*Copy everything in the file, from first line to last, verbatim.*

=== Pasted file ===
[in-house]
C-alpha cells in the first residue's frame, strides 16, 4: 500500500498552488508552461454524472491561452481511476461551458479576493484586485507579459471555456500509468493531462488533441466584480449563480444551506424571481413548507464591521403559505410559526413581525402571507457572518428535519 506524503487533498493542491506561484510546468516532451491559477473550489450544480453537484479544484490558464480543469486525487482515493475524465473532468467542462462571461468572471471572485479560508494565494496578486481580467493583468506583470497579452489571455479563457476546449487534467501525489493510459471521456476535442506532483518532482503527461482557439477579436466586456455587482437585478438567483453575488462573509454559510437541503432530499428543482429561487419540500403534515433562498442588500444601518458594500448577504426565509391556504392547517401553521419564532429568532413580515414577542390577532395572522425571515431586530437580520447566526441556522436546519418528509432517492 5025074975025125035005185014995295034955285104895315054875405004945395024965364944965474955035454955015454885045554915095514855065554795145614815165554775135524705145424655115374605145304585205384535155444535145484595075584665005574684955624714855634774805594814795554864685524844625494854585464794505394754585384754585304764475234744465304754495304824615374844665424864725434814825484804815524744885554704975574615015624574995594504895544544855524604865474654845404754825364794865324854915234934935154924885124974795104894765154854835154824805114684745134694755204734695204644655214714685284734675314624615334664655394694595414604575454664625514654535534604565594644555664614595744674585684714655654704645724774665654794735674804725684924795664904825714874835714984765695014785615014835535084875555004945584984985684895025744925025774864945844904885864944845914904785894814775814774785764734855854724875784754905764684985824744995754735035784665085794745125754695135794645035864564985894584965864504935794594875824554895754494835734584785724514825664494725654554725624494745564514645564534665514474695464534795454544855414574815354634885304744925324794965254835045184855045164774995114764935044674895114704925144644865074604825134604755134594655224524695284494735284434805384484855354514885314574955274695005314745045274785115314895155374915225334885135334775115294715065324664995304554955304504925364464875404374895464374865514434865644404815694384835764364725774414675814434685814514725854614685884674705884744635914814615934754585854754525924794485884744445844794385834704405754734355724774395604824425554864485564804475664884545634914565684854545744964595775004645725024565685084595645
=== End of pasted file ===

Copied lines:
[in-house]
C-alpha cells in the first residue's frame, strides 16, 4: 500500500498552488508552461454524472491561452481511476461551458479576493484586485507579459471555456500509468493531462488533441466584480449563480444551506424571481413548507464591521403559505410559526413581525402571507457572518428535519 506524503487533498493542491506561484510546468516532451491559477473550489450544480453537484479544484490558464480543469486525487482515493475524465473532468467542462462571461468572471471572485479560508494565494496578486481580467493583468506583470497579452489571455479563457476546449487534467501525489493510459471521456476535442506532483518532482503527461482557439477579436466586456455587482437585478438567483453575488462573509454559510437541503432530499428543482429561487419540500403534515433562498442588500444601518458594500448577504426565509391556504392547517401553521419564532429568532413580515414577542390577532395572522425571515431586530437580520447566526441556522436546519418528509432517492 5025074975025125035005185014995295034955285104895315054875405004945395024965364944965474955035454955015454885045554915095514855065554795145614815165554775135524705145424655115374605145304585205384535155444535145484595075584665005574684955624714855634774805594814795554864685524844625494854585464794505394754585384754585304764475234744465304754495304824615374844665424864725434814825484804815524744885554704975574615015624574995594504895544544855524604865474654845404754825364794865324854915234934935154924885124974795104894765154854835154824805114684745134694755204734695204644655214714685284734675314624615334664655394694595414604575454664625514654535534604565594644555664614595744674585684714655654704645724774665654794735674804725684924795664904825714874835714984765695014785615014835535084875555004945584984985684895025744925025774864945844904885864944845914904785894814775814774785764734855854724875784754905764684985824744995754735035784665085794745125754695135794645035864564985894584965864504935794594875824554895754494835734584785724514825664494725654554725624494745564514645564534665514474695464534795454544855414574815354634885304744925324794965254835045184855045164774995114764935044674895114704925144644865074604825134604755134594655224524695284494735284434805384484855354514885314574955274695005314745045274785115314895155374915225334885135334775115294715065324664995304554955304504925364464875404374895464374865514434865644404815694384835764364725774414675814434685814514725854614685884674705884744635914814615934754585854754525924794485884744445844794385834704405754734355724774395604824425554864485564804475664884545634914565684854545744964595775004645725024565685084595645